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Nutrition - Adolescent Fruit and Vegetable Consumption

Summary Indicator Report Data View Options

Percentage of Adolescents Who Ate Five or More Servings of Fruits and Vegetables Daily by County, Grades 9-12, New Mexico, 2017

Why Is This Important?

Fruits and vegetables contain essential vitamins, minerals, fiber, and other compounds that may help prevent many chronic diseases. Compared with people who consume a diet with only small amounts of fruits and vegetables, those who eat more generous amounts as part of a healthful diet are likely to have reduced risk of chronic diseases, including stroke and perhaps other cardiovascular diseases, and certain cancers (1). Fruits and vegetables also help people to achieve and maintain a healthy weight, because they are relatively low in energy density (2). To promote health and prevent chronic diseases, the 2005 Dietary Guidelines for Americans recommend 2 cups of fruit per day for a standard 2,000 calorie diet, with recommendations based on an individual's age, gender, and activity level (3).


Percentage of high school students who ate five or more servings of fruits or vegetables per day

Data Sources

  • U.S. data source: Centers for Disease Control and Prevention (CDC) High School Youth Risk Behavior Survey Data
  • New Mexico Youth Risk and Resiliency Survey, New Mexico Department of Health and Public Education Department.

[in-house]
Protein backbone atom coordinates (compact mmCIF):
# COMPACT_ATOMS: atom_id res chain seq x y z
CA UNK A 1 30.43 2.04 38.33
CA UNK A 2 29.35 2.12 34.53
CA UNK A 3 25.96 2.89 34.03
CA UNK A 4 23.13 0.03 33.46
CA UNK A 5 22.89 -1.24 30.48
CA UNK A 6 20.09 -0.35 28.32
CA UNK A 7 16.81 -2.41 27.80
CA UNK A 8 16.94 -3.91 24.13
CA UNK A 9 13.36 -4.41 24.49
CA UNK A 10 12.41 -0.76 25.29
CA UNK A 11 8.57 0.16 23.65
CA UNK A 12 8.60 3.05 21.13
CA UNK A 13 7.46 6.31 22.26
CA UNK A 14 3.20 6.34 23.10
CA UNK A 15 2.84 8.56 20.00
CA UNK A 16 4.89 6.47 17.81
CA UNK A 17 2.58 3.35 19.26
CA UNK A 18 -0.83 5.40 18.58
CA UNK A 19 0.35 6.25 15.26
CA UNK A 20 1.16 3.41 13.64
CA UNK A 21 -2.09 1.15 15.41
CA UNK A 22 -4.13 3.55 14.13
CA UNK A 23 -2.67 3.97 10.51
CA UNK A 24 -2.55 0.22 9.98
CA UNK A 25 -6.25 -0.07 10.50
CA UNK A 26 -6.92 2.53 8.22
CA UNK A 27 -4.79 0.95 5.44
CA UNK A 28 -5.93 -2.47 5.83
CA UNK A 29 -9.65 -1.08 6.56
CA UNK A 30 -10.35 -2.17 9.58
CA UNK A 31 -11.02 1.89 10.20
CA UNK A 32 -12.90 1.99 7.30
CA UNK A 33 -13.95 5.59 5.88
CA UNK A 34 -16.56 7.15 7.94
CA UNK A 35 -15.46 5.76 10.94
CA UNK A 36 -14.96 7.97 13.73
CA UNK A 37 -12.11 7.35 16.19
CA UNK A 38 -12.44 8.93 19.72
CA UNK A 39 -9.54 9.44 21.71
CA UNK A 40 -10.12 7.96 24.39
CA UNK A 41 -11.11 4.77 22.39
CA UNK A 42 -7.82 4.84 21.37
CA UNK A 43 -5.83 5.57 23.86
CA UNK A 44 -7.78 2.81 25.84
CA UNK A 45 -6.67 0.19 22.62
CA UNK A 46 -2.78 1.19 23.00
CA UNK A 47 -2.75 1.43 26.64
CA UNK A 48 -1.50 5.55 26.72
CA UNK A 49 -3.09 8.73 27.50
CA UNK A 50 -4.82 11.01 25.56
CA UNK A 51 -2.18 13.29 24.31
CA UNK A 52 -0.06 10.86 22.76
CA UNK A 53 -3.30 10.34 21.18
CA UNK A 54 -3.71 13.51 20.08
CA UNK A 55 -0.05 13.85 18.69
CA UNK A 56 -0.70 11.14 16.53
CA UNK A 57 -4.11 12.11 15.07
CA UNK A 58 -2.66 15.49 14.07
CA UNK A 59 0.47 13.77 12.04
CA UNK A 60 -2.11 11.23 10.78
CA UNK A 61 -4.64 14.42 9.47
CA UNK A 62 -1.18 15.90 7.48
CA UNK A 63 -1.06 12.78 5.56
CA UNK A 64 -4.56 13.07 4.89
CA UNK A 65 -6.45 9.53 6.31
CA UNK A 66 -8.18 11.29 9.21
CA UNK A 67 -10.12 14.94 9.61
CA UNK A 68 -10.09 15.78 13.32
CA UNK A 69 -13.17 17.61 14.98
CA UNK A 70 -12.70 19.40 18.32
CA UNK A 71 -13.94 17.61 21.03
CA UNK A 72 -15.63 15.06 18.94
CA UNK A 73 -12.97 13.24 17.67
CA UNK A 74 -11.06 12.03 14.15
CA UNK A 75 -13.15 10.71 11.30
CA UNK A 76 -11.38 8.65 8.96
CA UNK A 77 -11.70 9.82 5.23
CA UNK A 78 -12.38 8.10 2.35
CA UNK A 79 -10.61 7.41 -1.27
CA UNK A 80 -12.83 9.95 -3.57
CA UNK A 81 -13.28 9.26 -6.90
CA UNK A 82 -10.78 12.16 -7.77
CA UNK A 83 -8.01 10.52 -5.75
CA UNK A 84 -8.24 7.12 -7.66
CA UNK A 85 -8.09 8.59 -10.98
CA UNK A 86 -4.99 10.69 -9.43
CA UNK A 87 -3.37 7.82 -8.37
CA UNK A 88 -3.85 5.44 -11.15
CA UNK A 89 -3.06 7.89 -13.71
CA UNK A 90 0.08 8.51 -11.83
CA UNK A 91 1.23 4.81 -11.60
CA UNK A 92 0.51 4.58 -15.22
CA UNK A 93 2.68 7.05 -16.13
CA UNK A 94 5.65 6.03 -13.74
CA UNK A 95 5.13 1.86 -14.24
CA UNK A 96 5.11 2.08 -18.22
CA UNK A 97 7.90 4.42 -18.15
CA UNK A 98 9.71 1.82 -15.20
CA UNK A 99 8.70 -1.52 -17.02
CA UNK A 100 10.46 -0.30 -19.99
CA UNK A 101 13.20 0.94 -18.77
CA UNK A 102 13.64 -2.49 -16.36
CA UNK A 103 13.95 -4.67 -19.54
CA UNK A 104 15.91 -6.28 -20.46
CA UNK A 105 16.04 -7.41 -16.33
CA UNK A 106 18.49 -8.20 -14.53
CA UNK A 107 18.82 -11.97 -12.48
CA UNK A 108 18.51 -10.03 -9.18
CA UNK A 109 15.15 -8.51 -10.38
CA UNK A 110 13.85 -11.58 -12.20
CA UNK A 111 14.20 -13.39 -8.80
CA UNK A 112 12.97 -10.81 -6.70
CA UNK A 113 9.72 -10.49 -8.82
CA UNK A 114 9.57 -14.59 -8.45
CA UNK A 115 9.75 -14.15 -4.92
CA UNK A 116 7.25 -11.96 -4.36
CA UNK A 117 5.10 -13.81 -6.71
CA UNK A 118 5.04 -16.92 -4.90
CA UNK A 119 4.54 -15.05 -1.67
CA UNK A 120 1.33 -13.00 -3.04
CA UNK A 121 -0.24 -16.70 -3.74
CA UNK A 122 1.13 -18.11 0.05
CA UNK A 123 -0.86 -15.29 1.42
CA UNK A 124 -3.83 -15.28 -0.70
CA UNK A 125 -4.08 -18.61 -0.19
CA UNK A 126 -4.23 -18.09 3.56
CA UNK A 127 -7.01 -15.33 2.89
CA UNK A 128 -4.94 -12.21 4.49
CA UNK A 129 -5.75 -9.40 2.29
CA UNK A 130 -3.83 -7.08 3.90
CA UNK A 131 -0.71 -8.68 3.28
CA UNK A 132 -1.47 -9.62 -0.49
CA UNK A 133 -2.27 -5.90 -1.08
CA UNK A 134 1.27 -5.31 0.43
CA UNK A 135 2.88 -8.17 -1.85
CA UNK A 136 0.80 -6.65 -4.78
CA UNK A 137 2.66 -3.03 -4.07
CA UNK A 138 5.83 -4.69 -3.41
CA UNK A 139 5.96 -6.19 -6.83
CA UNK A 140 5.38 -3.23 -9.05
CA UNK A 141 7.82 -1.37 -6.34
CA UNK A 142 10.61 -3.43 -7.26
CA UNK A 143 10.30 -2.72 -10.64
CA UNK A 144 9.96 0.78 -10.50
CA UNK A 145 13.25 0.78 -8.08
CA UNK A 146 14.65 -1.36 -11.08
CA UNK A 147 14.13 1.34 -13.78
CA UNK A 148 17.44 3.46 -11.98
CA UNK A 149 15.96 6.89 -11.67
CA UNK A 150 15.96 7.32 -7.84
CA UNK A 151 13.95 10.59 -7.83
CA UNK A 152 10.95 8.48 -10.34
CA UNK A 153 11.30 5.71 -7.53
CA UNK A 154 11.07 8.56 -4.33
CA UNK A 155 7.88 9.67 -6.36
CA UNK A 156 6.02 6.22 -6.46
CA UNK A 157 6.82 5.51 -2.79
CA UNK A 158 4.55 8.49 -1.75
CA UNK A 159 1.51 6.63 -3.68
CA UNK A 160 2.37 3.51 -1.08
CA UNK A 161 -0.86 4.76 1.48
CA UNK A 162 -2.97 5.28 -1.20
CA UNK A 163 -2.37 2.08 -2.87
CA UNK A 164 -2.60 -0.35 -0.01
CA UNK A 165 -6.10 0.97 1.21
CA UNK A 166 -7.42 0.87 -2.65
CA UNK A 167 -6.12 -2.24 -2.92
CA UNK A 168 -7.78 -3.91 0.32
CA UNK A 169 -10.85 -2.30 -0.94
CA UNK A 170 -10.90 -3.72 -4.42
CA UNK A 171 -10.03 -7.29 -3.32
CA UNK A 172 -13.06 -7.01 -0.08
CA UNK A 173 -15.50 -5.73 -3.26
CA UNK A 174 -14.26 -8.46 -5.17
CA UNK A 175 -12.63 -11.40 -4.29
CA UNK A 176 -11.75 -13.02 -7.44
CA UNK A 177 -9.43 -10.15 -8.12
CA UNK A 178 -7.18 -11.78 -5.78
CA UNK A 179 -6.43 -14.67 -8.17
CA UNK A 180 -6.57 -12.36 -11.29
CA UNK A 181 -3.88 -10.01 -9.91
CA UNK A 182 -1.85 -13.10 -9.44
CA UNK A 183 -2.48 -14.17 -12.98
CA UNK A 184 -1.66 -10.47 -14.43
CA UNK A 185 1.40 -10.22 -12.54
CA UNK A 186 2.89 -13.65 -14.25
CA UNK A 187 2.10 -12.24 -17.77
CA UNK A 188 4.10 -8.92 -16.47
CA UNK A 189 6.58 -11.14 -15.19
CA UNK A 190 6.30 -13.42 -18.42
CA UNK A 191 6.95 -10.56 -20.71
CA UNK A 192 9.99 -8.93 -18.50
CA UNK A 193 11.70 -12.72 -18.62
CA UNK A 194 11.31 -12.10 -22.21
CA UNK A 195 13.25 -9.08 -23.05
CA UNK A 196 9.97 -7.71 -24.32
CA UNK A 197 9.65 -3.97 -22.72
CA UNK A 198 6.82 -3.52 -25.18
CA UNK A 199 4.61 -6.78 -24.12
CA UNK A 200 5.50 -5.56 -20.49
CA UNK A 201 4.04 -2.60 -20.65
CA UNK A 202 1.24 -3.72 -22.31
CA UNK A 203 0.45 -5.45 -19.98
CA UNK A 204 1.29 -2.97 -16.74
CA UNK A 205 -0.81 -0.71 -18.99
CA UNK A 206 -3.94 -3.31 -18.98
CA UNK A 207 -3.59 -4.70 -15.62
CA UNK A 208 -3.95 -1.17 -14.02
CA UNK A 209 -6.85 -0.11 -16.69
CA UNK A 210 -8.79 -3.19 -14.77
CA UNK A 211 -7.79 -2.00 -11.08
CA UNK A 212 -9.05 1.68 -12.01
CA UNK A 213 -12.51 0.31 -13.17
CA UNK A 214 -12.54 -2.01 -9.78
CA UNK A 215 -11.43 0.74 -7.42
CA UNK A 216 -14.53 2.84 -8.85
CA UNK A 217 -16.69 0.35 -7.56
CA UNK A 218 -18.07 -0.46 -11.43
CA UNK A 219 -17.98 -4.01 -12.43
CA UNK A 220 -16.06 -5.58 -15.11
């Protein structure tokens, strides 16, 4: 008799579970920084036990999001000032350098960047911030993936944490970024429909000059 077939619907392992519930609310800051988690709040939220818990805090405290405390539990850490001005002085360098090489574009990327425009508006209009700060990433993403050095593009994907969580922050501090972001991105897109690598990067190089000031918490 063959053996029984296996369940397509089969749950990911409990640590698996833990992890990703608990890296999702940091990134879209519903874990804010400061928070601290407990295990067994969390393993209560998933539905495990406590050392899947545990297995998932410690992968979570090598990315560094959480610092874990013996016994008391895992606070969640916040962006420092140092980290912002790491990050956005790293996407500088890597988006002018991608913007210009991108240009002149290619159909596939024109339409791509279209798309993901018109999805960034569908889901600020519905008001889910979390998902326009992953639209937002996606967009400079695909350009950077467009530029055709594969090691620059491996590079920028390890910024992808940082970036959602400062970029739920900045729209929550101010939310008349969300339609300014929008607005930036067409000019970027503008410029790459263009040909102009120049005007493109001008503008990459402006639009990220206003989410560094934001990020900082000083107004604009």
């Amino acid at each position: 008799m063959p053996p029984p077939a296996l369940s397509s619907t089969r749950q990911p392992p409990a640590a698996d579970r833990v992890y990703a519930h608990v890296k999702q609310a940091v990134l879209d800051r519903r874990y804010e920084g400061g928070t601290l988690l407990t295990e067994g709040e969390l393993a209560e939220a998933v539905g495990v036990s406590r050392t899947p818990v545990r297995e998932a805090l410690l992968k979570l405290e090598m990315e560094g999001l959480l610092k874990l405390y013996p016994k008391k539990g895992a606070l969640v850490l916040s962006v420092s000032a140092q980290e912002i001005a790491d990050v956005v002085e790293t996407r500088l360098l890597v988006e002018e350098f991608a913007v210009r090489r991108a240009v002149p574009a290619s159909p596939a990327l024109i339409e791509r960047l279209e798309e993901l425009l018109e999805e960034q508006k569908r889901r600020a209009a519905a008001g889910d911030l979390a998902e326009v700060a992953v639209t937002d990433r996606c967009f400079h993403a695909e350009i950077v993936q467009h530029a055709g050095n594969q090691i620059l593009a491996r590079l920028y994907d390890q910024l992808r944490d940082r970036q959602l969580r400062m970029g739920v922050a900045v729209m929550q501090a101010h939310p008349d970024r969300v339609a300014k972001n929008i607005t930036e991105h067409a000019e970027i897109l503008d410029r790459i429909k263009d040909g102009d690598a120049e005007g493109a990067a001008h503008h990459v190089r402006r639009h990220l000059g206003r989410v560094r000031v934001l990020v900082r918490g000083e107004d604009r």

How the Measure is Calculated

Numerator:Number of high school students who ate a total of five or more servings of fruits and vegetables per day
Denominator:Number of students who responded to each of the questions about fruits or vegetables

Evidence-based Practices

For persons to make healthy food choices, healthy food options must be available and accessible. Families living in low-income neighborhoods and rural areas of the state often have less access to healthier food and beverage choices than those in more urban, higher-income areas. Here are some things communities may do.(4) - Making healthy food choices available and affordable in public venues - Restricting availability of less healthy options in public venues - Improve Geographic Availability of Supermarkets in Underserved Areas - Provide Incentives to Food Retailers to Locate in and/or Offer Healthier Food and Beverage Choices in Underserved Areas - Improve Availability of Mechanisms for Purchasing Foods from Farms - Provide Incentives for the Production, Distribution, and Procurement of Foods from Local Farms- Institute Smaller Portion Size Options in Public Service Venues - Limit Advertisements of Less Healthy Foods and Beverages - Discourage Consumption of Sugar-Sweetened Beverages

More Resources

Refrences: 1. World Cancer Research Fund, American Institute for Cancer Research. Food, nutrition, physical activity and the prevention of cancer: a global perspective. November 2007. [Online Access] 2. CDC. Can eating fruits and vegetables help people to manage their weight? (Research to Practice Series No. 1) [Online Access] 3. Report of the Dietary Guidelines Advisory Committee on the Dietary Guidelines for Americans, 2005 4. Recommended Community Strategies and Measurements to Prevent Obesity in the United States, Laura Kettel Khan, PhD. CDC, MMWR July 24, 2009 / 58(RR07);1-26. Accessed online on 12/9/2010 at

Indicator Data Last Updated On 01/08/2019, Published on 01/08/2019
Youth Risk and Resiliency Survey, Survey Section, Epidemiology and Response Division, New Mexico Department of Health and Coordinated School Health & Wellness Bureau, NM Public Education Department. Contact NMDOH, 1190 S. Saint Francis Drive, P.O. Box 26110, Santa Fe, NM, 87502. Telephone: (505) 476-1779.